Tuesday, March 07, 2006

WebSphere Message Broker reviewed

Thanks to Google News Alerts, I found a very interesting article about WebSphere Message Broker (the review is at Network Computing, but I came across it via the Messaging Pipeline, a site I'd not been aware of before). It is particularly interesting because it is a review, and I don't think I've ever read a review of WMB before. The article is mostly positive, which is great. It also provides a few comparisons with aspects of competitive products, and I'm always grateful for the insight.

I'd like to make it clear that I am not an official spokesperson for the product, but as a consultant I have been using Broker in customer situations for over five years now. There are a couple of points in the article that I think are worth picking up:

  • We rebranded MQSeries as part of the WebSphere family (WebSphere MQ) a few years ago - I think it is always worth getting this right.

  • The article doesn't explicitly explain what the simple scenario that was being built actually did, so I can't really respond to the charge that a significant "depth and breath of knoweldge" was needed to build it.

  • Message Broker's ability not to have to use XML for data parsing and transformation is, indeed, one of its greatest strengths. Not only that, it is worth adding that the broker uses just in time and partial parsing technology, which can significantly improve performance. What this means is that (unless otherwise configured) when a message arrives at a message flow, it is only parsed the first time that you address a field inside it. When that happens, the message is parsed to the point at which that field exists in the message, and no further. Of course, if you want to, you could tell the broker to parse and fully validate every field in the message before processing it in the flow - but you don't have to. Partial parsing is great for performance. Say you were routing a message on the contents of an XML element that existed in the first, say, 50 bytes of the message - you could do that without having to parse the whole ~200Kb document.

  • The broker has a number of methods of transforming data - Java, XSLT, ESQL and drag-and-drop graphical mapping. The author of the article appears to refer to building a mapping, and having that generate the XSLT required. The article also suggests that there is no tooling for building an XSLT visually. Actually, our Rational tooling (on which the Broker toolkit is based) does provide exactly this function, and it sounds like the author used it... so I'm a bit confused here. As well as a graphical XSLT editor, the Eclipse editors provided with the Broker provide everything you'd expect for editing XSLT, like syntax colouring and context assist. It is possible that the XML development capabilities were not enabled, but it is a simple matter of switching them on via the toolkit preferences.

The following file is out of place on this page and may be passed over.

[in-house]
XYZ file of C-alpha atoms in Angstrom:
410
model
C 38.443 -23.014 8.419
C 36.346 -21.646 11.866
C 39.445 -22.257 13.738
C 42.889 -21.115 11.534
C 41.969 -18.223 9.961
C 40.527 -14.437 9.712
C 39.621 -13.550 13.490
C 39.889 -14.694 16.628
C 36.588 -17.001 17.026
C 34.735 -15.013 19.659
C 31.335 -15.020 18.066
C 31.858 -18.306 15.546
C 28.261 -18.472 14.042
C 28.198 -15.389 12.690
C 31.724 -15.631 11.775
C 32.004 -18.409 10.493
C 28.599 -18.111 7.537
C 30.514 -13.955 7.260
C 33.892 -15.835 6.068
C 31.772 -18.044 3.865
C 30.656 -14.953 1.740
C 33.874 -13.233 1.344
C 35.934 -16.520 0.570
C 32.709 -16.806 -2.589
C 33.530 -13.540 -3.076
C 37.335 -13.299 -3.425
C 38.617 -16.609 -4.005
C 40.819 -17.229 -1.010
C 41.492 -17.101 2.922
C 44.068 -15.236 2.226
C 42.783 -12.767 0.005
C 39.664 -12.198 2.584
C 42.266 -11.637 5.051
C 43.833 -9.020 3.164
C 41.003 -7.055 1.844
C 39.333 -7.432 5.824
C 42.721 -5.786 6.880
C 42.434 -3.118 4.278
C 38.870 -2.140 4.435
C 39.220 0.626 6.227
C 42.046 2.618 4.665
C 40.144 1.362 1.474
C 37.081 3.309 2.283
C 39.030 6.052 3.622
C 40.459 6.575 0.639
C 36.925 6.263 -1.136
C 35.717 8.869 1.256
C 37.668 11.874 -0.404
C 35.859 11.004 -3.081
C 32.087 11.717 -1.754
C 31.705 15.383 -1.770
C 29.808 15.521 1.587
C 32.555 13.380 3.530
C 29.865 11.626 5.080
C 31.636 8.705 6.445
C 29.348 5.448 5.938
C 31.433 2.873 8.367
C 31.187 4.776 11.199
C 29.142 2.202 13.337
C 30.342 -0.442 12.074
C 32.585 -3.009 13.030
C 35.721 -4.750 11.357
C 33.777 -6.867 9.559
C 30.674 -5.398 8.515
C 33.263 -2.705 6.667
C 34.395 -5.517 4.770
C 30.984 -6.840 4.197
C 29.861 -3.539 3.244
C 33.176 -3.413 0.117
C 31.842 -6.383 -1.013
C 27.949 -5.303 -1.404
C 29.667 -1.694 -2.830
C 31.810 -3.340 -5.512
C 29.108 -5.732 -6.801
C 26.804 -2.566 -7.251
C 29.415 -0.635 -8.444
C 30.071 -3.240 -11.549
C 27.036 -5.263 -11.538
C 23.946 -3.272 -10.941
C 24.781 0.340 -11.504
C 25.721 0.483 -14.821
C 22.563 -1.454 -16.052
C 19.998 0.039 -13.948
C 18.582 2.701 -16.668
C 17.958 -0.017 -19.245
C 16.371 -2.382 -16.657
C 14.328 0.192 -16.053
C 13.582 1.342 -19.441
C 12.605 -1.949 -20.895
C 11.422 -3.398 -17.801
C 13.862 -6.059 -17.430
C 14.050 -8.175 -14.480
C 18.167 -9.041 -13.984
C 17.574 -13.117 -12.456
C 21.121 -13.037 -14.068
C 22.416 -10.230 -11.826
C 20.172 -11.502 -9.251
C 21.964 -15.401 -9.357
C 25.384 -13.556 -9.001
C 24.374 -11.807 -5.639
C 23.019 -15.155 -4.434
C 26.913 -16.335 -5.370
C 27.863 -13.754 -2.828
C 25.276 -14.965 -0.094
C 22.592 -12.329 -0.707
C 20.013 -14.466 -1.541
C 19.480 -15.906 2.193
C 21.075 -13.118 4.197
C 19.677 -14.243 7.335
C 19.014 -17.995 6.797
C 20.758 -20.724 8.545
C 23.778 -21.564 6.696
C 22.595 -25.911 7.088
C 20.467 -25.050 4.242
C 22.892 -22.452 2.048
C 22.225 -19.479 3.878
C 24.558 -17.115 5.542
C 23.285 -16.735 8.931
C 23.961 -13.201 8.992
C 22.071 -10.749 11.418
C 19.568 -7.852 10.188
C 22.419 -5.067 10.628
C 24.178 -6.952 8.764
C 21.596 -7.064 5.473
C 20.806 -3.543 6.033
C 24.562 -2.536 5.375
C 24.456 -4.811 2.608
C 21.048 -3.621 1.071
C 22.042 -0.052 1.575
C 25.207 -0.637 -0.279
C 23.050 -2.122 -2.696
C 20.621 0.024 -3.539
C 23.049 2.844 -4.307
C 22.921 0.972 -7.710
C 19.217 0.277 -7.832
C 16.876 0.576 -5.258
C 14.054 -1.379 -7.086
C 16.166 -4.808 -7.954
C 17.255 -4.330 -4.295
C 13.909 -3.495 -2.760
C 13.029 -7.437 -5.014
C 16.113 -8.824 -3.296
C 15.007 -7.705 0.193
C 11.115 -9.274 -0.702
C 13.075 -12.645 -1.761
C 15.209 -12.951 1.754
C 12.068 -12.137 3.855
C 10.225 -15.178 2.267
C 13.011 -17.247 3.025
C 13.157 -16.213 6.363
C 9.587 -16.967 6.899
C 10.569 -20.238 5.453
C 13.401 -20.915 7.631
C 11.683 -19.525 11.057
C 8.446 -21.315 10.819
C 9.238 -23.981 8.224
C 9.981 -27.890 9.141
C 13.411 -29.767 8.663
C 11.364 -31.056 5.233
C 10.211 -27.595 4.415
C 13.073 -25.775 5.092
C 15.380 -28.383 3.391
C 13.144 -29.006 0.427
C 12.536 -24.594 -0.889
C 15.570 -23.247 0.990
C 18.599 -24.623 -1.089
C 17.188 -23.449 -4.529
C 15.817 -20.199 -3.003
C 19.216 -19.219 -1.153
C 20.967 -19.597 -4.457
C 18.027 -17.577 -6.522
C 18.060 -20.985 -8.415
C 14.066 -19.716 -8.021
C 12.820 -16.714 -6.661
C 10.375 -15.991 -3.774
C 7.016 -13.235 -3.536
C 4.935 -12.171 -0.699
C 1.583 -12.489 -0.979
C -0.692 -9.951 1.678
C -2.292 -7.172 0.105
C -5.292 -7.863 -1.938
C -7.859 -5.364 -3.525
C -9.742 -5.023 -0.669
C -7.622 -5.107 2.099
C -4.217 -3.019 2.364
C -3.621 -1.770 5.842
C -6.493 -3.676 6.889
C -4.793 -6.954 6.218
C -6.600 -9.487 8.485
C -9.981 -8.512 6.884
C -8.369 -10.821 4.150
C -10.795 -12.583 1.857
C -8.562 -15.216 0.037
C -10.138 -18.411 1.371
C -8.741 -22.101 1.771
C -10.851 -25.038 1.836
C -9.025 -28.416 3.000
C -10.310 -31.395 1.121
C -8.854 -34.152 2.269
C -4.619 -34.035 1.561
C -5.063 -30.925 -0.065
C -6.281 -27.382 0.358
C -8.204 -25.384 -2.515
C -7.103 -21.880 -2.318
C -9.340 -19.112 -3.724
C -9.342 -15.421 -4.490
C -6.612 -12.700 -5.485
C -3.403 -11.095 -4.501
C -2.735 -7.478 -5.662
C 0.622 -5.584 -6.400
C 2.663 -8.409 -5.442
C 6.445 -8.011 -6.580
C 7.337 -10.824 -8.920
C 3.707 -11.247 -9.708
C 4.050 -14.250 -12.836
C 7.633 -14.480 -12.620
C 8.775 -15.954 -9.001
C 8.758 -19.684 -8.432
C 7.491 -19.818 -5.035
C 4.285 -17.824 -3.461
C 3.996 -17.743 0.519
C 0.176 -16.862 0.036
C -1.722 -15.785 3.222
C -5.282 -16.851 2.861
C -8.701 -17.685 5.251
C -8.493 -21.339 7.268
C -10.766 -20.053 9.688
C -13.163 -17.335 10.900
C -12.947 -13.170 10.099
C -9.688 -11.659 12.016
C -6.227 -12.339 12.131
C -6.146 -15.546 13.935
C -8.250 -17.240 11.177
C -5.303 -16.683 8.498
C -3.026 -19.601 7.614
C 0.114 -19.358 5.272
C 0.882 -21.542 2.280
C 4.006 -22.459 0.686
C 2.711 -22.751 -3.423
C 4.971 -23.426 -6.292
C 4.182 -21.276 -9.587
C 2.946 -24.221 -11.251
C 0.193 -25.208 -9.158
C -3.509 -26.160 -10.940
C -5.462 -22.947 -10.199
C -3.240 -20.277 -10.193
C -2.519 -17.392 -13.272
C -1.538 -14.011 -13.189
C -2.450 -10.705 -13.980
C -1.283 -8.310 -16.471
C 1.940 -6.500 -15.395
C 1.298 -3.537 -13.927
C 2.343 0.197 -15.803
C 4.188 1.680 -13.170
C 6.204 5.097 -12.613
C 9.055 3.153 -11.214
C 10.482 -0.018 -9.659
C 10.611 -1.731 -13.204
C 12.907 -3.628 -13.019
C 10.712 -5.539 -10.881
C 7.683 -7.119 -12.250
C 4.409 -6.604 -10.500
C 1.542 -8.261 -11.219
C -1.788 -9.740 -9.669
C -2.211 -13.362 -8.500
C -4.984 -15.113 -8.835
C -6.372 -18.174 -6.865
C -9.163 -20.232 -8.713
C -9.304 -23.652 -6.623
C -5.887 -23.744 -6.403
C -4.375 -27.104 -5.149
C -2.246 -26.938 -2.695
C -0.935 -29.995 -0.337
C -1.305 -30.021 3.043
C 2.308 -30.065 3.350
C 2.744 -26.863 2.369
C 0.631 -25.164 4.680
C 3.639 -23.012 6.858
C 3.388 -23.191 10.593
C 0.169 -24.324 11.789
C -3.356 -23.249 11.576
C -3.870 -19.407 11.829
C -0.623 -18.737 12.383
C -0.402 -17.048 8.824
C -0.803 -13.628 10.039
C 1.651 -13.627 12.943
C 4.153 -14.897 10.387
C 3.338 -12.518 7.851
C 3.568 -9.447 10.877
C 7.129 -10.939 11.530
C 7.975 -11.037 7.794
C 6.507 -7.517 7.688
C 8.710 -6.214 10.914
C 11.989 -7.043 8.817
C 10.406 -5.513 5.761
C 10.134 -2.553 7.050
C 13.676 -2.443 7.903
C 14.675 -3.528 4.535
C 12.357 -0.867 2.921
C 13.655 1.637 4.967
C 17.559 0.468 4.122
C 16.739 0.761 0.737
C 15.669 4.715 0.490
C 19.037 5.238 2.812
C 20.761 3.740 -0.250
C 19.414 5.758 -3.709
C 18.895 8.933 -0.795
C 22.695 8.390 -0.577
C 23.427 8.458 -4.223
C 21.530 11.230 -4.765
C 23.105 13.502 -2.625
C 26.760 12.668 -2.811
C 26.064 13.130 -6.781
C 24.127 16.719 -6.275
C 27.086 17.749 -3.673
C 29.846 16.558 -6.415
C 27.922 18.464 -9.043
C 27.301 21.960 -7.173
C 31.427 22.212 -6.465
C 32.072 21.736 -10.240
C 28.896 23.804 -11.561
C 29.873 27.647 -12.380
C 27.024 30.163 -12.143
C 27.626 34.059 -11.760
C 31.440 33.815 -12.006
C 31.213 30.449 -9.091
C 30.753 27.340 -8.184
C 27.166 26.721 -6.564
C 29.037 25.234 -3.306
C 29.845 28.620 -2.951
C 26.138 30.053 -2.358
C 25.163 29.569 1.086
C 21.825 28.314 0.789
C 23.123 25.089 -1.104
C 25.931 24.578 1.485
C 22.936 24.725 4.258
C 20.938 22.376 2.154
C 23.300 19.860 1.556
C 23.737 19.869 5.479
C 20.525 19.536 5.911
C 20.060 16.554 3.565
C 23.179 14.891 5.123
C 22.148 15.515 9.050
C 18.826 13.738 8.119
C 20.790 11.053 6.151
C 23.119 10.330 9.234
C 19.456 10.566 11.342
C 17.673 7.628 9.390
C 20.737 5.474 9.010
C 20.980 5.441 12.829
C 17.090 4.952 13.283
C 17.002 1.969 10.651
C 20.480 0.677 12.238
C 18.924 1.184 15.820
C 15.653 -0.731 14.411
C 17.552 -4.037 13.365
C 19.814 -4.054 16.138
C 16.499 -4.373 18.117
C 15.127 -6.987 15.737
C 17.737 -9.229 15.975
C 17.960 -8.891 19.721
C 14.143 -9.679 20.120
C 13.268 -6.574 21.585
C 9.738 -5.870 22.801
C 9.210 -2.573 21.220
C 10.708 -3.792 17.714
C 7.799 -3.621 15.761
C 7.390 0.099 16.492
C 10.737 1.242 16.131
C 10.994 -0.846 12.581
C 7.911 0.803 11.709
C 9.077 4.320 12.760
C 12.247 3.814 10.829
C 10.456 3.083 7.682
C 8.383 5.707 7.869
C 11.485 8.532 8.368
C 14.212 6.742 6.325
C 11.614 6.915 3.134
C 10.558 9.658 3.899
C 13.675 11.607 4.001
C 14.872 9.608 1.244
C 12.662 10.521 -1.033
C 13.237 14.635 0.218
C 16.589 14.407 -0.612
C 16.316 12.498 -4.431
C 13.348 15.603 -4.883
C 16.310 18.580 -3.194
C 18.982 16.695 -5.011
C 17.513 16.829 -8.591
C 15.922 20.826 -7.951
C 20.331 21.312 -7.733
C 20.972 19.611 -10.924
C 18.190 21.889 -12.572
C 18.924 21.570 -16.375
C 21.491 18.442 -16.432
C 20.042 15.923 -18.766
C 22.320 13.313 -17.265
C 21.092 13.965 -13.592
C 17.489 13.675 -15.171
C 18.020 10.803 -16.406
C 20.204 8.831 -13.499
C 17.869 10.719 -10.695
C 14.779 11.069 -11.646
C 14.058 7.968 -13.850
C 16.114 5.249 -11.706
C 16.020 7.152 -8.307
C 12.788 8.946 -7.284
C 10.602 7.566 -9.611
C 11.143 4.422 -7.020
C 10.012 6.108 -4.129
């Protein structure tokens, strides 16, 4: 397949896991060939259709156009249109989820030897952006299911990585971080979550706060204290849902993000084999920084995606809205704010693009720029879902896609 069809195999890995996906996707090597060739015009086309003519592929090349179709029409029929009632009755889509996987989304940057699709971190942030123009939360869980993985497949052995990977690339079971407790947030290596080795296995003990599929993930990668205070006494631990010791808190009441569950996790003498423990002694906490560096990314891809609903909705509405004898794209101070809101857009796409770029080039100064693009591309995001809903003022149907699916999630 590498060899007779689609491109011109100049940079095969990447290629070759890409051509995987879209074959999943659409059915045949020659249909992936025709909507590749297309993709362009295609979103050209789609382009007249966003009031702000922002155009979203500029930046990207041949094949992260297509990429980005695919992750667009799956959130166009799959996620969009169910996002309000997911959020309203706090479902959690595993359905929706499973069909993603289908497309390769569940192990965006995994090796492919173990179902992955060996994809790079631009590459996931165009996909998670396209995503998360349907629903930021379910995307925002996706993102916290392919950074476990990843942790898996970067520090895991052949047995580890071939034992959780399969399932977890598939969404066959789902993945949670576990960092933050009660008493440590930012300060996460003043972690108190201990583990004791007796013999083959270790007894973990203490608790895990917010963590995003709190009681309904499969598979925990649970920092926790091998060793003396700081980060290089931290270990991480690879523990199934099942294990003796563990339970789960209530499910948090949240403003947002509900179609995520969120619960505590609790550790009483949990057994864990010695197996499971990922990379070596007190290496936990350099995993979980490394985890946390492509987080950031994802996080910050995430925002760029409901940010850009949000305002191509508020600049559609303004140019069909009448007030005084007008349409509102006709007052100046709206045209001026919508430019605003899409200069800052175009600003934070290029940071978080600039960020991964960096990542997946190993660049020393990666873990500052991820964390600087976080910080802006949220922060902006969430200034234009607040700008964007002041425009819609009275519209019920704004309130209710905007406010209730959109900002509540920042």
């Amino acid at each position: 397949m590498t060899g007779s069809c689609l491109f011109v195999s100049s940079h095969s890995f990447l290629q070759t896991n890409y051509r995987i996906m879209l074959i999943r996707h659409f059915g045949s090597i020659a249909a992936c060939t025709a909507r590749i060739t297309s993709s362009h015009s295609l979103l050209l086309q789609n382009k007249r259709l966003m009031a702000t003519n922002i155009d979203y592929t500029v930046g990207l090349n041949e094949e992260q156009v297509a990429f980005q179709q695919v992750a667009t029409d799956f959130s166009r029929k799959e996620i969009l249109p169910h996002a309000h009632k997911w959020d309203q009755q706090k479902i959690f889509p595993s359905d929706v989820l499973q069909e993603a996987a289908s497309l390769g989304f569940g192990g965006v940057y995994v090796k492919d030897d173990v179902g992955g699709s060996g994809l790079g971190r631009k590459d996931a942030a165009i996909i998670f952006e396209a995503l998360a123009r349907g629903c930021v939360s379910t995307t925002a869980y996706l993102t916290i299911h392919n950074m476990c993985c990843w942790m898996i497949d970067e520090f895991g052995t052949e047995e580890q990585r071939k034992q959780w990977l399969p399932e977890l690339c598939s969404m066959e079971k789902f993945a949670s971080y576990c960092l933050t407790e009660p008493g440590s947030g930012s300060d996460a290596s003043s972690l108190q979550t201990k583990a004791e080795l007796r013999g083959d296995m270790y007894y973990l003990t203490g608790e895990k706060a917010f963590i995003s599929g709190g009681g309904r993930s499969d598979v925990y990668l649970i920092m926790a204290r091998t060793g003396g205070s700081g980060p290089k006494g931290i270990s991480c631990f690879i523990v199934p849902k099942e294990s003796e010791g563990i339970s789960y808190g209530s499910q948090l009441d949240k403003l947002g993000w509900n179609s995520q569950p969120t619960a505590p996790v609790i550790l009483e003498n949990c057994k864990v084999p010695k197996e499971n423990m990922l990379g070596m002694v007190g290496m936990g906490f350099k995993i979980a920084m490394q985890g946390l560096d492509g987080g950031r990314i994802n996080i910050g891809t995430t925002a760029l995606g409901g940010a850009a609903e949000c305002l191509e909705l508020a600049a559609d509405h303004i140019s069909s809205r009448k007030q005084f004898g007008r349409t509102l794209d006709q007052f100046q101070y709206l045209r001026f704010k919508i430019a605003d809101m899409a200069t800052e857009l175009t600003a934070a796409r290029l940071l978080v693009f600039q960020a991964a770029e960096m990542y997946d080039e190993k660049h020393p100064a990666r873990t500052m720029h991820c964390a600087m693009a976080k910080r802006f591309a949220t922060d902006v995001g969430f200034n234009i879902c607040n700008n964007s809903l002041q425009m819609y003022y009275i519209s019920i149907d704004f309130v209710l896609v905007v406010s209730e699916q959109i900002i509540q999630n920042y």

• The article mentions that in order to access a database for a simple lookup, ESQL or Java coding is required. In fact, the broker has a number of database nodes. These use the mapping technology to provide a drag-and-drop interface to database tables. You can even discover a schema from a datasource using the Data perspective in the IDE, import the table definition, and work directly with it in the database nodes. So, you could build a database lookup without using either Java or ESQL.

Overall, I enjoyed reading this review. There's much more about WebSphere Message Broker - IBM's Advanced ESB - over on IBM developerWorks.

I'll leave the inimitable Richard Brown to pipe up on the true meaning of orchestration, he seems to have things to say on the matter...

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1 comment:

MainframeBill said...

Well, to start with I object to: IBM spent several years claiming enterprises didn't need an ESB

We never said we didn't need an ESB. We said that an ESB is an architectural construct and not a product. The fact that we didn't have a product called something-ESB didn't mean we didn't think a customer needed one! I have maintained from Day One that WMB was the core of an ESB offering.

But then again, I'm often a voice crying in the wilderness...